You have to understand a few things:

1. Your view of man has been perverted by the culture. This has strongly affected, and will continue to affect the way you view yourself, the way you interact with other men, and the way you interact with women. KNOW THIS!!!!

2. The church has been remiss in addressing this deeply. In this, they have been complicit in the acculturation of our understanding of men. The result is the absence of strong male leaders in the church.

3. You need to filter not only your thinking, but also your emotions through the Scriptures, testing them and discarding what does not align.

4. The thing that lies in back of all this is our sin, our deliberate rebellion against God.

What is the purpose of Men of the Beach?

1. To give a compelling vision of Biblical Manhood.

2. To encourage the repentance and faith that allows us to restore ourselves to this vision.

3. To give you the tools you need to grow in manhood throughout the rest of your life.

Men of the Beach is a beginning. The restoration of your manhood will continue for the rest of your life and remain incomplete until the day when your flesh is remade, unstained by sin. Remember this: When you are remade, when you are raised from the dead and appear before God, it will be as a man, not as a woman!

**I’d like to make a note at this point and acknowledge that there are those of us in this room who were here two years ago for the first Men of the Beach here at Long Beach and there are those of us who weren’t. Let me repeat that Men of the Beach is a BEGINNING! This month will not transform us into perfect men! Rather, it will help to instill, either for the first time or as a re-emphasis/reminder, Biblical understanding and practices into our hearts. **

Appropriate attitude for entering into these things:

1. Holy self-doubt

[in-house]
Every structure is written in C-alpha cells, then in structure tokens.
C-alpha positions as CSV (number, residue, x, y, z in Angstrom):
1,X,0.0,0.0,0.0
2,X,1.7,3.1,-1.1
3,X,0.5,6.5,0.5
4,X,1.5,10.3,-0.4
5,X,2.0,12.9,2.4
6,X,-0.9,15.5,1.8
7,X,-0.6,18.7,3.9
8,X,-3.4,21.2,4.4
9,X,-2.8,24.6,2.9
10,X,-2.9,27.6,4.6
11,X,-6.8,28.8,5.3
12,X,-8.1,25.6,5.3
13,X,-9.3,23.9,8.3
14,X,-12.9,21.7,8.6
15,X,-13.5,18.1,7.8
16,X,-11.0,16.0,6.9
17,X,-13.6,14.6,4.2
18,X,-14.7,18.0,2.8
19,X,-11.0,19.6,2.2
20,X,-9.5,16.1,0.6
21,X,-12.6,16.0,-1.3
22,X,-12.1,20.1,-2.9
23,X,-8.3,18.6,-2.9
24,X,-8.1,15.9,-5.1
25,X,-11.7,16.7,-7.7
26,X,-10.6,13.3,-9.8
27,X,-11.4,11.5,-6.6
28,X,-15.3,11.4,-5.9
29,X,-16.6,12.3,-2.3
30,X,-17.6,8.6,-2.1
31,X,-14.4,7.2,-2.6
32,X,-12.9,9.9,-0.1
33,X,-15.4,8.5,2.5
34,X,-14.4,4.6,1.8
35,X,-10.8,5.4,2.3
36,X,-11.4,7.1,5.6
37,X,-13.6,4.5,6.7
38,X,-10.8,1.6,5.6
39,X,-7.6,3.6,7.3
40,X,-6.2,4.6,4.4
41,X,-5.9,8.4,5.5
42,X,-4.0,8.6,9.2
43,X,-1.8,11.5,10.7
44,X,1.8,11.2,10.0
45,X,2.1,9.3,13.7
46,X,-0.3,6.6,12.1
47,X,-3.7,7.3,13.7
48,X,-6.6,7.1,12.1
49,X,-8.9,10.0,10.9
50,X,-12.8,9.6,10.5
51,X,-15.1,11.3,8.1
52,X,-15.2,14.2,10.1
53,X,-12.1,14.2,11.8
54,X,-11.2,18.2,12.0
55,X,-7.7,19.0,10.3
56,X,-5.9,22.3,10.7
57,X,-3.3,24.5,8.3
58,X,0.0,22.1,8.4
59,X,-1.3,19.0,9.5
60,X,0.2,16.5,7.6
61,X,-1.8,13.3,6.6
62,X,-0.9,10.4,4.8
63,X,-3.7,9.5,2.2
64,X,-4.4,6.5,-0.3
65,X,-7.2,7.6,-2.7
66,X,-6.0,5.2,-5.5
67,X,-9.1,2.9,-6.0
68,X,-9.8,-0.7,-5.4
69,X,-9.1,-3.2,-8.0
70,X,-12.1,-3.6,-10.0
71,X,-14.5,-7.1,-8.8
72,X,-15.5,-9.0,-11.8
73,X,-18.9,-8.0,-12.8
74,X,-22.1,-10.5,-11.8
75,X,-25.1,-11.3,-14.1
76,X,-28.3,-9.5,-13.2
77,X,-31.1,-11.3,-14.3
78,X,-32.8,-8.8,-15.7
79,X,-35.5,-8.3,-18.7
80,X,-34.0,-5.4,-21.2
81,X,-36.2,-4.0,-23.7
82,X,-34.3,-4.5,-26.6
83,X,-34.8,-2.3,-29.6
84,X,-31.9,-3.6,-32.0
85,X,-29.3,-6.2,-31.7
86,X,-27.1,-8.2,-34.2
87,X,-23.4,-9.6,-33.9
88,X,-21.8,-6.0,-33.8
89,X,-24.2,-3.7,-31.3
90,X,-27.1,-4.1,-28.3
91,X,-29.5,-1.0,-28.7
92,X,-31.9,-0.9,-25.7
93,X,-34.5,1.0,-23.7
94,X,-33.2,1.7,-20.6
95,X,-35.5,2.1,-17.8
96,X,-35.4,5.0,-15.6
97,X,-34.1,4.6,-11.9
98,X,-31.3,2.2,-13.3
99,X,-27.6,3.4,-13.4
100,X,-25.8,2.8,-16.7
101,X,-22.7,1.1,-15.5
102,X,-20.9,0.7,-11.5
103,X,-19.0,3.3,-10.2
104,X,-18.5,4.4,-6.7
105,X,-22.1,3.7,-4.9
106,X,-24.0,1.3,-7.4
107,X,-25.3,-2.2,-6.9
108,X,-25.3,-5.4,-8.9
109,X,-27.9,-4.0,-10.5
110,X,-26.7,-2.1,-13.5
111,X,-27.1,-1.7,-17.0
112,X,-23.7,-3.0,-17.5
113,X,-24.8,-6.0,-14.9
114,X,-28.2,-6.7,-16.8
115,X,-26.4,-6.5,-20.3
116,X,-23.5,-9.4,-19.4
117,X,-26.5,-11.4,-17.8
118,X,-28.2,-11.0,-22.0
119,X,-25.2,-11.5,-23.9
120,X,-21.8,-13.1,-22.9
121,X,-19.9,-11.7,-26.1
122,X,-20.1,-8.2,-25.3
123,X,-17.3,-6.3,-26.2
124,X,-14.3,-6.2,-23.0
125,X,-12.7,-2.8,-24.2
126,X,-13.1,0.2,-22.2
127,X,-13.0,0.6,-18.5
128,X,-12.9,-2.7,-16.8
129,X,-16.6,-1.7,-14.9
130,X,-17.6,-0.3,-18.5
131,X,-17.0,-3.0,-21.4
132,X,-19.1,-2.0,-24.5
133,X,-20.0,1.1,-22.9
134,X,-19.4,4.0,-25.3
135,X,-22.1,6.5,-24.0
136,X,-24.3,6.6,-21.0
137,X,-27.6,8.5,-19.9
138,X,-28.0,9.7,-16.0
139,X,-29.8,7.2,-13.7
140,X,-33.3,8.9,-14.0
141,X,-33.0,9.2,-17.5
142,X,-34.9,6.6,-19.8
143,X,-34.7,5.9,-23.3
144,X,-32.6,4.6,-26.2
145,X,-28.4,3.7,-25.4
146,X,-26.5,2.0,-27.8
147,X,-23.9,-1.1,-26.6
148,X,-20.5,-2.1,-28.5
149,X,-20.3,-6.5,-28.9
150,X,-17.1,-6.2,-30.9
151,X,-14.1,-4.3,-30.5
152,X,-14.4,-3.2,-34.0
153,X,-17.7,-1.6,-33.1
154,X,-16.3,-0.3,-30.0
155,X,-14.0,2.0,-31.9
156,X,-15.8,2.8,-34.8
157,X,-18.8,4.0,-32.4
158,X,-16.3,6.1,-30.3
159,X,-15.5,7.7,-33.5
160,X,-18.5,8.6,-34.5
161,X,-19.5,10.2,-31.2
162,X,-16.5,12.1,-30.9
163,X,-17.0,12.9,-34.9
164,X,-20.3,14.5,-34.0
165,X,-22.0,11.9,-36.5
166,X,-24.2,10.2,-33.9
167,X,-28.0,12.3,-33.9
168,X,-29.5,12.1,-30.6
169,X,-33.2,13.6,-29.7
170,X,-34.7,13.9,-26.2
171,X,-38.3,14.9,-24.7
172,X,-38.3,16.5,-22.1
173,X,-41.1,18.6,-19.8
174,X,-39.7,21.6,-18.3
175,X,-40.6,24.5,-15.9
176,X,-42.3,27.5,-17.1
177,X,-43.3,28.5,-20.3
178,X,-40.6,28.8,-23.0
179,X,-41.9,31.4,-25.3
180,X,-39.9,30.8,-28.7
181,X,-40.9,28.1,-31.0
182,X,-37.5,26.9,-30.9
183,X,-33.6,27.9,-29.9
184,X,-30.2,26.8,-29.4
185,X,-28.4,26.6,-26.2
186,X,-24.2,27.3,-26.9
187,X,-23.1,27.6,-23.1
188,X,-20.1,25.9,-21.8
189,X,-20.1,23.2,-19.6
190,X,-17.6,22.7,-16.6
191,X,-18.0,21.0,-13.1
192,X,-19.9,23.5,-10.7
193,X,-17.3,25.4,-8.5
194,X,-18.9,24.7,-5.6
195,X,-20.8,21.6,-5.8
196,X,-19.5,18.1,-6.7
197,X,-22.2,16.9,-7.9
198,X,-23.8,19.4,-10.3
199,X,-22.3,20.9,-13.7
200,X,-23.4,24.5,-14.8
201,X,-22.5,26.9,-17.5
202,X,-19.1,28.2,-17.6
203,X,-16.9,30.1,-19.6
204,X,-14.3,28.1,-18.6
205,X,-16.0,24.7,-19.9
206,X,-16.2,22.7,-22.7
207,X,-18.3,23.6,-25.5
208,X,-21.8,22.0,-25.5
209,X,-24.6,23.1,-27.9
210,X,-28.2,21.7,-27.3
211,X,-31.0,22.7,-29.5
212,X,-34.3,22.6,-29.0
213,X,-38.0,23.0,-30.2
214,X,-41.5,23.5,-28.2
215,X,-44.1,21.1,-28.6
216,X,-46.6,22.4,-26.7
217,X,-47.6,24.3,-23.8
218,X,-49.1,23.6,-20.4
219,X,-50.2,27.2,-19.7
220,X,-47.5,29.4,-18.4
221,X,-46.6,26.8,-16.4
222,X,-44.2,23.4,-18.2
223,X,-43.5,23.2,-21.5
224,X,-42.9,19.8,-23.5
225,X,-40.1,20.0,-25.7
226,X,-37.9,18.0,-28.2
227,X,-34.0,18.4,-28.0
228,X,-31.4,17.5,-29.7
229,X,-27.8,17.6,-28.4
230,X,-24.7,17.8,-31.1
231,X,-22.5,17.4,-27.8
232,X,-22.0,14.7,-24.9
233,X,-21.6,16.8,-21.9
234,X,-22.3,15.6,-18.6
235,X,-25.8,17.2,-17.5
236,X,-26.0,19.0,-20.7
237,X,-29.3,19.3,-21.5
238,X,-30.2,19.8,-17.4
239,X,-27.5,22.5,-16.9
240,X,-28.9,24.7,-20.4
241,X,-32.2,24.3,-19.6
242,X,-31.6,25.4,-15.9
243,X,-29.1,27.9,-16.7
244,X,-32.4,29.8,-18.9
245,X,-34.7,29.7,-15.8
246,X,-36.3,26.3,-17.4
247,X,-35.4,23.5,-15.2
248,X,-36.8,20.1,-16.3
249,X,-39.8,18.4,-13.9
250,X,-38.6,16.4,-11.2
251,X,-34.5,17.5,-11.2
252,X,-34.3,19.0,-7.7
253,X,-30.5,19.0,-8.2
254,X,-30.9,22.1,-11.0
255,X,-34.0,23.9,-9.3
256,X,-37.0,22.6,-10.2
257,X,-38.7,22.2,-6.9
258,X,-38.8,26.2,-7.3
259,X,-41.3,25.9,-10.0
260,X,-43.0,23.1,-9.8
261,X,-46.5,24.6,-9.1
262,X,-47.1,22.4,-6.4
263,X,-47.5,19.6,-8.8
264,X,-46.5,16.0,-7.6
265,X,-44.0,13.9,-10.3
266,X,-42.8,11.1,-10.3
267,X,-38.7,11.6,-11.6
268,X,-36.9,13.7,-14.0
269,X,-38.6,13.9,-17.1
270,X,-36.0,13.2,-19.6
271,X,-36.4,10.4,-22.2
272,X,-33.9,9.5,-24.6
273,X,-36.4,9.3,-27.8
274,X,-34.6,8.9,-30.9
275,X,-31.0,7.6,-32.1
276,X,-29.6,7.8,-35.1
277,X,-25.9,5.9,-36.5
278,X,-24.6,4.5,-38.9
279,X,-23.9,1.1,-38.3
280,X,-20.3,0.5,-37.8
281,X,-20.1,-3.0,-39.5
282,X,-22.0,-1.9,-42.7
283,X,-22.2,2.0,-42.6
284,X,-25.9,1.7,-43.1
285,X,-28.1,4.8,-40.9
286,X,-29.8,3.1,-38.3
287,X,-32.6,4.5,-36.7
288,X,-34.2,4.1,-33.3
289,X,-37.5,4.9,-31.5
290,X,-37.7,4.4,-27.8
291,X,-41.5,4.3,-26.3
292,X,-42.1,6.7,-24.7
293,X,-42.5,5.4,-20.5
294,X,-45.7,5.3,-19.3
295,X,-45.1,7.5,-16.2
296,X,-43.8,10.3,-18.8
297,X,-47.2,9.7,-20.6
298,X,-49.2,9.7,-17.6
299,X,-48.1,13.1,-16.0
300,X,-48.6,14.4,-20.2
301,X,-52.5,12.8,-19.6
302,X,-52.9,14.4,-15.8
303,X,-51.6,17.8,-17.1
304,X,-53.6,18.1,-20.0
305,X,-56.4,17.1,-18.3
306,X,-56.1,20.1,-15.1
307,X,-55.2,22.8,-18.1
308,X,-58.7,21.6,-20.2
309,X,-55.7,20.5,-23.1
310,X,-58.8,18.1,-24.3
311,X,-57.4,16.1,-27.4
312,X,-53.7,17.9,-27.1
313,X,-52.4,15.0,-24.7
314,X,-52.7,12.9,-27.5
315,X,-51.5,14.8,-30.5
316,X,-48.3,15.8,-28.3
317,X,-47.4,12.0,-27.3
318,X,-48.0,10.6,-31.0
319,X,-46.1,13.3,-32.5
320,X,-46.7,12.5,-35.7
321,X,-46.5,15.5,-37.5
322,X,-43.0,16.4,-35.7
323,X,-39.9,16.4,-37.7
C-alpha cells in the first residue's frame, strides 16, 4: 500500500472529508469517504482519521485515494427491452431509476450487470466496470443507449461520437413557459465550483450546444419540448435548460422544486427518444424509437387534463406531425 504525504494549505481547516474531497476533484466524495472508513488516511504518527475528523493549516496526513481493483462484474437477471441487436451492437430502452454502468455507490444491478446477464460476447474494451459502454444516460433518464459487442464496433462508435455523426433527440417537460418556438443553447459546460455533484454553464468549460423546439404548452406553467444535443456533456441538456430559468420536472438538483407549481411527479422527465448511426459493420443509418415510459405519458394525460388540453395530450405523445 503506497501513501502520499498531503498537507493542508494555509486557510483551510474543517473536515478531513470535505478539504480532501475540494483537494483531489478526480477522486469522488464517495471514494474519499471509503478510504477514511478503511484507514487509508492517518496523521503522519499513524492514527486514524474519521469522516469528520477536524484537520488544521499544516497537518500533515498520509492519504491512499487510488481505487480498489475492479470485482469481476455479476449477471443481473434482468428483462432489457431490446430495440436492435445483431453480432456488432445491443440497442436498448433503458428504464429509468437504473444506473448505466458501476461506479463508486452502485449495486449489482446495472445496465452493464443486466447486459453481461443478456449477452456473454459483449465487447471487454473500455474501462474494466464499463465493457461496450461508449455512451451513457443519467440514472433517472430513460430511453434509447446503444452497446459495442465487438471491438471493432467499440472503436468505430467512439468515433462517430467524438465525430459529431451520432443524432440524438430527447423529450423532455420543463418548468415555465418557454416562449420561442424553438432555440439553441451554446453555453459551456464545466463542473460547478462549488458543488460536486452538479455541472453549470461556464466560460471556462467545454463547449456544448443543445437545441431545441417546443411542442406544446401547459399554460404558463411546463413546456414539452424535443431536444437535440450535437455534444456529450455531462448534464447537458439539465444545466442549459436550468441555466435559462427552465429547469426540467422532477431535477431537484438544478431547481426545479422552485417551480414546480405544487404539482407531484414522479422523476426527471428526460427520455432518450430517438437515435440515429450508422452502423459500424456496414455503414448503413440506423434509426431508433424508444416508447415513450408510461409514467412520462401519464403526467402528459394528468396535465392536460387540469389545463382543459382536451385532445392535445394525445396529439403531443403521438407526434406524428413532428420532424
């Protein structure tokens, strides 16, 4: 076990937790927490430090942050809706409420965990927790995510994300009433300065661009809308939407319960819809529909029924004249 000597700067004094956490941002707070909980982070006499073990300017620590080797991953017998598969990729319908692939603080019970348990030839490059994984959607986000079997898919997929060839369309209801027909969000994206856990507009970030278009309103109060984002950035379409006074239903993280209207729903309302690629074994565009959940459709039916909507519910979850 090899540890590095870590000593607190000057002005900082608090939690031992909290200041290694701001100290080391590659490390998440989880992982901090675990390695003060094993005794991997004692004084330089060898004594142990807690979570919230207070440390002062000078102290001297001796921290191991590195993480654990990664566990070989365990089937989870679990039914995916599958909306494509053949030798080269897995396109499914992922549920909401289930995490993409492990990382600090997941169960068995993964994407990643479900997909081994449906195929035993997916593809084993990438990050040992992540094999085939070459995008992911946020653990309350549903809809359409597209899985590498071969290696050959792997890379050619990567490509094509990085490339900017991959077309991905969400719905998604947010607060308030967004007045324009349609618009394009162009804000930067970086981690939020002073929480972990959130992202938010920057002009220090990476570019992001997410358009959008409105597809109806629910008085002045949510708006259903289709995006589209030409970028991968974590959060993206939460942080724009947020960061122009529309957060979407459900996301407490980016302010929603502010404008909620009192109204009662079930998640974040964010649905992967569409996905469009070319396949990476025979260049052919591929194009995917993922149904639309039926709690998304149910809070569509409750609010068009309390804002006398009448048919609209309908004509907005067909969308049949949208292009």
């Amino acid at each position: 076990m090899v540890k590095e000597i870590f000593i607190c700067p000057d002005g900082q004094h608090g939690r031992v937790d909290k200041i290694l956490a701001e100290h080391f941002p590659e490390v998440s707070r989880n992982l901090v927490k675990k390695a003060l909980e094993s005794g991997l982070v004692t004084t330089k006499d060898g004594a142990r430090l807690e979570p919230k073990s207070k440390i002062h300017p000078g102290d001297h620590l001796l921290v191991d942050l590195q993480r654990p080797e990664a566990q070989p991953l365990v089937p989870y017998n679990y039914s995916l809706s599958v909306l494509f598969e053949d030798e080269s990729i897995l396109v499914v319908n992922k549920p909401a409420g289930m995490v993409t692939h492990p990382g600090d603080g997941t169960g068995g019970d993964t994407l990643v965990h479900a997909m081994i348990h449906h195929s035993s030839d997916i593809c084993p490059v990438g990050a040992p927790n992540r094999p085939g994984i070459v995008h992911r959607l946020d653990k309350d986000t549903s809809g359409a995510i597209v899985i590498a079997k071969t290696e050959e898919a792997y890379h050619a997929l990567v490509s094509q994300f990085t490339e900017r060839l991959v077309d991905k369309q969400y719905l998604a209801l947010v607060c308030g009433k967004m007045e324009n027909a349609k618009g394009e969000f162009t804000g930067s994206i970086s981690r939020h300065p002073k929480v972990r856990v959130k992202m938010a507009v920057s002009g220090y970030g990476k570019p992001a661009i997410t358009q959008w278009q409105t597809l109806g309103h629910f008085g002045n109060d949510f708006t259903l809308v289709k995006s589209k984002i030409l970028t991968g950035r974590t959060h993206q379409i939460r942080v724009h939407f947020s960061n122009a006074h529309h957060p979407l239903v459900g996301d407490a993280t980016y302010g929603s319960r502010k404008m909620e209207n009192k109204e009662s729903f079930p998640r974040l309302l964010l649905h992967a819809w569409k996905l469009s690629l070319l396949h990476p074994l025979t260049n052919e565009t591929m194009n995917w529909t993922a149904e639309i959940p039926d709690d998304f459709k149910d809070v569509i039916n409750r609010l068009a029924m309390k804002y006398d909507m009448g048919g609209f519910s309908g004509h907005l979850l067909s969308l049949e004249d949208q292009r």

You are much more wicked and rebellious than you can yet imagine. Your heart, your emotions, your patterns of thinking, all are stained by sin and will lead you astray if you trust them.

2. Humility

We must come into the word to be instructed, to be taught. Our cry to the Word of God must be “Change me! Transform me! Teach me!”

3. Hunger for God

At the bottom of all this is the desire to know God. And to come before him, we must come as we were created. We must come as men.

The Biblical foundation:

Genesis 2, Obs.

1. Man is made first, from the dust of the ground.

2. God breathes into man.

3. Man is given a task to do. This is what man was made for. He is not made to simply relax in the garden, but for a specific task. God gives him work to do.

4. God commits a command to man. This shows that man was made to live in submission and obedience to God. He works before God as his image in the world. As his image in the world, he rules over all creation.

5. Woman is made from man because man alone is an incomplete image of God. Alone, he does not reflect the fullness of God. Women completes man because their relationship is a mirror of the Trinitarian relationship.

6. Man looks at woman and names her. He identifies in her a complement.
--J.I. Packer: “Two sexes perceiving the other as having in it that which completes what each individual, male or female, is at present.
-Sexuality—men and women are different and complementary and thus desire each other.

7. When they are placed in relationship, a certain pattern of interaction comes inevitably from this. Woman is the helper, men takes her on as his responsibility to protect and care for her—this is what happens when he says “she is flesh of my flesh.” Paul refers to this in Eph. “love your wives as yourselves.”